Your entrance into one of America's foremost creative writing programs!Featuring instruction from past and present faculty members of the acclaimed M.F.A. in Writing Program at Vermont College of Fine Arts, including Mark Doty, Douglas Glover, Robin Hemley, Richard Jackson, Sydney Lea, Bret Lott, Sue William Silverman, David Wojahn, and Xu Xi, Words Overflown By Stars giveYour entrance into one of America's foremost creative writing programs!Featuring instruction from past and present faculty members of the acclaimed M.F.A. in Writing Program at Vermont College of Fine Arts, including Mark Doty, Douglas Glover, Robin Hemley, Richard Jackson, Sydney Lea, Bret Lott, Sue William Silverman, David Wojahn, and Xu Xi, Words Overflown By Stars gives you unprecedented access to a top literary education.This comprehensive resource covers a wide variety of topics, including the creative process, titles, beginnings, voice and style, point of view, novel and short story structure, the role of dreams and fantasy in fiction, the often-blurry borderline between fiction and creative nonfiction, the subgenres of creative nonfiction, music and time in poetry, image patterning, "saying the unsayable," multiculturalism, the art of revision, and much more.Both provocative and practical, the essays in Words Overflown by Stars distill many of the lessons that have made the graduates of Vermont College of Fine Arts so successful....
|Title||:||Words Overflown by Stars: Creative Writing Instruction and Insight from the Vermont College Mfa Program|
|Number of Pages||:||480 Pages|
|Status||:||Available For Download|
|Last checked||:||21 Minutes ago!|
Words Overflown by Stars: Creative Writing Instruction and Insight from the Vermont College Mfa Program Reviews
Sept. 18, 2009. Somehow I don't think I need yet another book on writing (in fact, what I need to do is just write), but I rather liked the look of this one as I wandered into B&N on this too-warm for mid-September Friday night. My plan is to sit in the cafe and work on a short story. So far, I've bought this book, a cup of decaf and a Godiva dark chocolate bar with raspberry filling. I'll be firing up Open Office any second now.Sept. 25. Read the first essay "Before we get started" by Bret Lott, a meditation on the importance of small, workhorse words such as "a," "the" and "this," and how a story can turn on just those words. Lott uses examples from short stories by Charles Baxter, Flannery O'Connor and Raymond Carver -- stories I'll now have to make certain I read. If this essay is any sign of things to come, reading this book is going to be like attending those kind of college lectures that used to make me lean forward in my uncomfortable desk-chair combo, a little breathless, and turn all of the lights on in my mind. The best class I ever had was taught by a rumpled old professor who spent an hour the first day talking about the meaning of the word "still" in the first line of Keats' "Ode on a Grecian Urn." I loved that professor. That's what this brief essay was like. It closed with a passage from Ezekiel about Ezekiel speaking a prophecy to bring dry bones to life -- used as a metaphor for writing. It made me want to go buy a Bible. Now that's good writing.Oct. 12. In the second essay "The Girl I Was, the Woman I Have Become," Ellen Lesser meditates thoughtfully on the use of reminiscent narrators in a few different works, among them Kazuo Ishiguro's The Remains of the Day and Lynne Sharon Schwartz's Leaving Brooklyn. Again, the essay leaves me wanting to read the referenced works to really see the principles discussed in action. Lesser starts by pondering whether approaching a piece of fiction from a reminiscent point of view is simply an artificial way of infusing the work with a sort of glow of nostalgia, but then makes the case that reminiscence can bring perspective or be the instrument for a character's present-day change. Fascinating stuff.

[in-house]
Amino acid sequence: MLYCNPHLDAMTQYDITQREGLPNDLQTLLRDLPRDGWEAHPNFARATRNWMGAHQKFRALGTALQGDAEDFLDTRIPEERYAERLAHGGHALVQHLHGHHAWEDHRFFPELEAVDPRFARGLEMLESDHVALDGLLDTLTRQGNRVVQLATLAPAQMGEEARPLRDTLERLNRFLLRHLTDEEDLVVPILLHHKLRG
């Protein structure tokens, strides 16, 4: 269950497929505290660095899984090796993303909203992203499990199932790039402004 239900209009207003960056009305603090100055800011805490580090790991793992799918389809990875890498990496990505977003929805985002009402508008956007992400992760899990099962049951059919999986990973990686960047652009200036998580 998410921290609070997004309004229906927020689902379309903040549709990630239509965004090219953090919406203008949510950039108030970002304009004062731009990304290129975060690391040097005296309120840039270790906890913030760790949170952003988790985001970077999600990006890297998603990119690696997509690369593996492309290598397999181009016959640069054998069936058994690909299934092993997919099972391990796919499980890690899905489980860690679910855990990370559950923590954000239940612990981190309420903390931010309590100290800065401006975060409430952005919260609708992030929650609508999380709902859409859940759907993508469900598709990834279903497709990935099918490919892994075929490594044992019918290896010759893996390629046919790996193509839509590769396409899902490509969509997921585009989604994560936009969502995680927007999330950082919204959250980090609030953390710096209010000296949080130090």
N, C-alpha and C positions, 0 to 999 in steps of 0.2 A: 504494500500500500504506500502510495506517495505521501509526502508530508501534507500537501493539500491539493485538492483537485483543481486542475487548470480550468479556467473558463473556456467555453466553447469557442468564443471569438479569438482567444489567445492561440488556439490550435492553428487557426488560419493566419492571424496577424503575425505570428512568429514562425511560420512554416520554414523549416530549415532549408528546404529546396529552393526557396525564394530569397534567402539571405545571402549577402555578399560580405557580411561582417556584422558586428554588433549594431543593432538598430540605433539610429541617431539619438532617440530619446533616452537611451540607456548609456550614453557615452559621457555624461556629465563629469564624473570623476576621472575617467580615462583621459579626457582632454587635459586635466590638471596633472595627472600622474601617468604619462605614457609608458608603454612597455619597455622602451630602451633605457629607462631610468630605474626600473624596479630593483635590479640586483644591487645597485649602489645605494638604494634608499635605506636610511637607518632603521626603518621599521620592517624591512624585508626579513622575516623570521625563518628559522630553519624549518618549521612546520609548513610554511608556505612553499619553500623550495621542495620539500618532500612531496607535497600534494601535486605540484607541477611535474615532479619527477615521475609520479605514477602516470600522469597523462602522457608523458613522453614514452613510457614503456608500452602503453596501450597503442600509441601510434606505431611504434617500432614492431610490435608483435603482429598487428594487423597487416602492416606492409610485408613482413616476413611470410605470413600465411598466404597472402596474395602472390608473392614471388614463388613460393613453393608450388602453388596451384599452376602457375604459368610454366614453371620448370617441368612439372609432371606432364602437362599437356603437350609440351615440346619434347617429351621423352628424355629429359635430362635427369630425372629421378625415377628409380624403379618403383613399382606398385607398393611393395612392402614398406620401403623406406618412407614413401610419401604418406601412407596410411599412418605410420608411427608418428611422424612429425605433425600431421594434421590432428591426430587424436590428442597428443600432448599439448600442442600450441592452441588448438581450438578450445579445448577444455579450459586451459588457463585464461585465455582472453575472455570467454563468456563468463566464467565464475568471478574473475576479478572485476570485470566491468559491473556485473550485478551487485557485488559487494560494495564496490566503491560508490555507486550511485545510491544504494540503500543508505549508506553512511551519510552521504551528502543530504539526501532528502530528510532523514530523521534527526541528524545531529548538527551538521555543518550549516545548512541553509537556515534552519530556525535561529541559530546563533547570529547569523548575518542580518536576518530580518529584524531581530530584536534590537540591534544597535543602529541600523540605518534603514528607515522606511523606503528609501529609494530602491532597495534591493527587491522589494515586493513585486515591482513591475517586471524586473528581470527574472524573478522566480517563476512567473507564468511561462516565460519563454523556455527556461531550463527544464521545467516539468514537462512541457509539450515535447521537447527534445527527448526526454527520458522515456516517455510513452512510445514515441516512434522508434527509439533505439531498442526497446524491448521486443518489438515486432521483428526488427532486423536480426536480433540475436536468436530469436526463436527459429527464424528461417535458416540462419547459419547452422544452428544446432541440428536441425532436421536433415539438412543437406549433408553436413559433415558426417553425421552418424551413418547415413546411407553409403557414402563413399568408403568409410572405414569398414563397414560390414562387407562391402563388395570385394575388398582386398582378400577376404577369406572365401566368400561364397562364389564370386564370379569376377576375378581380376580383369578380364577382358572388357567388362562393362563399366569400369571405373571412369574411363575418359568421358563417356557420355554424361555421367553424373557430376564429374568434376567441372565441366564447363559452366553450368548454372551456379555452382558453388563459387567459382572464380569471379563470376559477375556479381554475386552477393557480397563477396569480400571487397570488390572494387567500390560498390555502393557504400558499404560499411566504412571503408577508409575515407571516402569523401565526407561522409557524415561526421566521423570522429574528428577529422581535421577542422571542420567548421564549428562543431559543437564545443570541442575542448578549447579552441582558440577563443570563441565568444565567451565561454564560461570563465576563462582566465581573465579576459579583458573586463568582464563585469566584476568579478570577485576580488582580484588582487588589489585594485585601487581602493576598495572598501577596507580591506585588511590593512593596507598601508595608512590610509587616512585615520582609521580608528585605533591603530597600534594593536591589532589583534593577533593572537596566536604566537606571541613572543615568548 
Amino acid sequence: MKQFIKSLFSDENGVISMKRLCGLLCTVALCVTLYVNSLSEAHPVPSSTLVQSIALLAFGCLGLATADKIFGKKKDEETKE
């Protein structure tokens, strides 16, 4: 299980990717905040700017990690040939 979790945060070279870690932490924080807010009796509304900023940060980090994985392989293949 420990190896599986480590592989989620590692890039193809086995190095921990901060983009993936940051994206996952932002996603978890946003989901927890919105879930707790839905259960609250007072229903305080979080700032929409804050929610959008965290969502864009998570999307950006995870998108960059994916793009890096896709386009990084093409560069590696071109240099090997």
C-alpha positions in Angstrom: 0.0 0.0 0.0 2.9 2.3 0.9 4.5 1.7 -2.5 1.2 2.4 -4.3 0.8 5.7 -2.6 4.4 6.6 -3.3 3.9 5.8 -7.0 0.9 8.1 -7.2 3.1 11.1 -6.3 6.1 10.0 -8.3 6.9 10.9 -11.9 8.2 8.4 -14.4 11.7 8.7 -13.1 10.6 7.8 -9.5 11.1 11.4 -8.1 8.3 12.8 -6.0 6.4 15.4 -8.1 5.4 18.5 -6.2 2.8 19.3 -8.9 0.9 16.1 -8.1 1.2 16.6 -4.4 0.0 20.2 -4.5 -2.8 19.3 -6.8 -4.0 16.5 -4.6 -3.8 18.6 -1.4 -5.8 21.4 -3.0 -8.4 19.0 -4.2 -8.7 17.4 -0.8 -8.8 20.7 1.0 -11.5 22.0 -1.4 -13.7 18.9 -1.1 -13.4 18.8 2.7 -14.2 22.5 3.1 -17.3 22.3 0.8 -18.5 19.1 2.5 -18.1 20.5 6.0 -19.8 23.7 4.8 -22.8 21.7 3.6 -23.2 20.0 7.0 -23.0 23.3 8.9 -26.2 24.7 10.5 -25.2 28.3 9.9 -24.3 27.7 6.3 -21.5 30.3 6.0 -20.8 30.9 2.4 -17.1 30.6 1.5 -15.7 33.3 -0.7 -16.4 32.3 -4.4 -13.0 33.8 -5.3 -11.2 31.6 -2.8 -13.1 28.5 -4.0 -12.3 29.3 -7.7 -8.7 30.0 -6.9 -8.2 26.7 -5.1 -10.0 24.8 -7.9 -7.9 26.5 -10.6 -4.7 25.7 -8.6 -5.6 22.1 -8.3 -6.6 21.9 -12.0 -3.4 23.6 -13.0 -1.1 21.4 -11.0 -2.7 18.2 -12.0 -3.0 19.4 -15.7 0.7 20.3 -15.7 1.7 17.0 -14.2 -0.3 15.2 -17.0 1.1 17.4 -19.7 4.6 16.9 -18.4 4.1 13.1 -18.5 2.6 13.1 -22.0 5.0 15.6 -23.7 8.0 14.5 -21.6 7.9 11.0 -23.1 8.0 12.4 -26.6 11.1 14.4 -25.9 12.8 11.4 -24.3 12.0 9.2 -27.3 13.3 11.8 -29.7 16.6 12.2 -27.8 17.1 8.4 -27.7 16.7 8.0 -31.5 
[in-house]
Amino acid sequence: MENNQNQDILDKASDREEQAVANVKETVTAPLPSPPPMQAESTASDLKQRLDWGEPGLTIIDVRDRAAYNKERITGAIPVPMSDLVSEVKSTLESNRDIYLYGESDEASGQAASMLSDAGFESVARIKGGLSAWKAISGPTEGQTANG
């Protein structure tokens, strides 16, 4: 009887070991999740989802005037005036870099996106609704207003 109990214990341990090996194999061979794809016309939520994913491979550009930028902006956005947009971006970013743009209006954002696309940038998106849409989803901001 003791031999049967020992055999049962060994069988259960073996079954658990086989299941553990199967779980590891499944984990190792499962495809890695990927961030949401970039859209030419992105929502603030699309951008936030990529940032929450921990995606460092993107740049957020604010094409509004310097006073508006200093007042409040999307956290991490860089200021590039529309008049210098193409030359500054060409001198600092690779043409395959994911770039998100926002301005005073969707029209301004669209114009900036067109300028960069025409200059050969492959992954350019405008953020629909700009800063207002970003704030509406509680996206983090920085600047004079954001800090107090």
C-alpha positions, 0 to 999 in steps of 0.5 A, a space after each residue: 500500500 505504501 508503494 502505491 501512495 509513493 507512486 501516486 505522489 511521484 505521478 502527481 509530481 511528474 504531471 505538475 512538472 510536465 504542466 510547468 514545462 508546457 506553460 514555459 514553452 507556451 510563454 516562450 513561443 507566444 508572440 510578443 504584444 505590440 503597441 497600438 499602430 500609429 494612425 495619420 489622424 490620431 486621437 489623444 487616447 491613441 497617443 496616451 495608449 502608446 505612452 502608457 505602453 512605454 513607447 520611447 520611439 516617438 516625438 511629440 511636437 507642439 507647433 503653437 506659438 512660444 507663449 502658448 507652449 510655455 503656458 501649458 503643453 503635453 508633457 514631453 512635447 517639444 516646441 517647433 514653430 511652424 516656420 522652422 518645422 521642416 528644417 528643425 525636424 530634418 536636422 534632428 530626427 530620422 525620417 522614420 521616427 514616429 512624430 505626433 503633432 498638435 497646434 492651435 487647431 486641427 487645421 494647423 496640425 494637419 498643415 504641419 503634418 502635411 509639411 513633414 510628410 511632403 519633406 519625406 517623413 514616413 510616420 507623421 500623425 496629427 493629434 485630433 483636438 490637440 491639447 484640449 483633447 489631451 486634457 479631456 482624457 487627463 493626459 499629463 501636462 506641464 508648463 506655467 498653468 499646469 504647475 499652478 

Really lovely and useful book containing essays on writing
A mixed bag. Many of these essays seem like interesting ideas smothered by unnecessarily academicky writing, or other manifestations of each author's love of his/her own voice. Still, the best ones explore topics not covered in your average creative writing book- the use of pauses and silences in poems, or what etymology can add to writing.
I can't recommend this book enough to writers of fiction, nonfiction, or poetry striving to improve their craft. Each essay tackles a different topic by a different writer with a new depth and insight I hadn't come across before--particularly David Jauss' thorough essay on point-of-view and Ellen Lesser's essay on character reflection in fiction.
Lots of neat info in this book but it is academic in nature and has a tendency to run dry.
Read by ACRL Member of the Week Colleen Harris. Learn more about Colleen on the ACRL Insider blog.
I'm only marking this as "read" because it is a book I pick up and read a bit here and there. So far so good....
I focused entirely on the creative nonfiction section and was rewarded with many clever points to consider.